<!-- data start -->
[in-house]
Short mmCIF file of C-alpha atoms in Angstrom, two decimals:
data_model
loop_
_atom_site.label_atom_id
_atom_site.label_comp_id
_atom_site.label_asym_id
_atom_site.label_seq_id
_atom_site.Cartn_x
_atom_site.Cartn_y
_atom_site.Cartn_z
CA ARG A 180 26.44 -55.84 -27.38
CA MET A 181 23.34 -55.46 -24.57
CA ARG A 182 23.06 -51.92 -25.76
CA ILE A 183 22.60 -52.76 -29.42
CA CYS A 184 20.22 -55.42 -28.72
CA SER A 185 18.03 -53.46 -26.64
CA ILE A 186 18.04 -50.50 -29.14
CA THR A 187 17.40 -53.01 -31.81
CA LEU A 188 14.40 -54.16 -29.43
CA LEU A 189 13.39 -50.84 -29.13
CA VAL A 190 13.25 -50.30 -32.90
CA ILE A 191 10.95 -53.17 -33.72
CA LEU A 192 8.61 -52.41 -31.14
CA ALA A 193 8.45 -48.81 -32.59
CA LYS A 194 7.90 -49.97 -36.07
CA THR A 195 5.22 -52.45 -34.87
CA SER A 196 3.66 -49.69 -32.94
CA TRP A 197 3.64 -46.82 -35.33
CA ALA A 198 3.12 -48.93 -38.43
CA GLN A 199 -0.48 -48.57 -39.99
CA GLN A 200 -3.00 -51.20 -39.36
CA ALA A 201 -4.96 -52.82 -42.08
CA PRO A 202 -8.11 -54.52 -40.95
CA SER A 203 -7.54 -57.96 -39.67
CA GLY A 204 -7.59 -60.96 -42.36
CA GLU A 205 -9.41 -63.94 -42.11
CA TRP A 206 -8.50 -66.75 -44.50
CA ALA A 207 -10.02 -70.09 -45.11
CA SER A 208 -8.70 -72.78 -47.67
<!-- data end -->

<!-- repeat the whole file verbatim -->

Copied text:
[in-house]
Short mmCIF file of C-alpha atoms in Angstrom, two decimals:
data_model
loop_
_atom_site.label_atom_id
_atom_site.label_comp_id
_atom_site.label_asym_id
_atom_site.label_seq_id
_atom_site.Cartn_x
_atom_site.Cartn_y
_atom_site.Cartn_z
CA ARG A 180 26.44 -55.84 -27.38
CA MET A 181 23.34 -55.46 -24.57
CA ARG A 182 23.06 -51.92 -25.76
CA ILE A 183 22.60 -52.76 -29.42
CA CYS A 184 20.22 -55.42 -28.72
CA SER A 185 18.03 -53.46 -26.64
CA ILE A 186 18.04 -50.50 -29.14
CA THR A 187 17.40 -53.01 -31.81
CA LEU A 188 14.40 -54.16 -29.43
CA LEU A 189 13.39 -50.84 -29.13
CA VAL A 190 13.25 -50.30 -32.90
CA ILE A 191 10.95 -53.17 -33.72
CA LEU A 192 8.61 -52.41 -31.14
CA ALA A 193 8.45 -48.81 -32.59
CA LYS A 194 7.90 -49.97 -36.07
CA THR A 195 5.22 -52.45 -34.87
CA SER A 196 3.66 -49.69 -32.94
CA TRP A 197 3.64 -46.82 -35.33
CA ALA A 198 3.12 -48.93 -38.43
CA GLN A 199 -0.48 -48.57 -39.99
CA GLN A 200 -3.00 -51.20 -39.36
CA ALA A 201 -4.96 -52.82 -42.08
CA PRO A 202 -8.11 -54.52 -40.95
CA SER A 203 -7.54 -57.96 -39.67
CA GLY A 204 -7.59 -60.96 -42.36
CA GLU A 205 -9.41 -63.94 -42.11
CA TRP A 206 -8.50 -66.75 -44.50
CA ALA A 207 -10.02 -70.09 -45.11
CA SER A 208 -8.70 -72.78 -47.67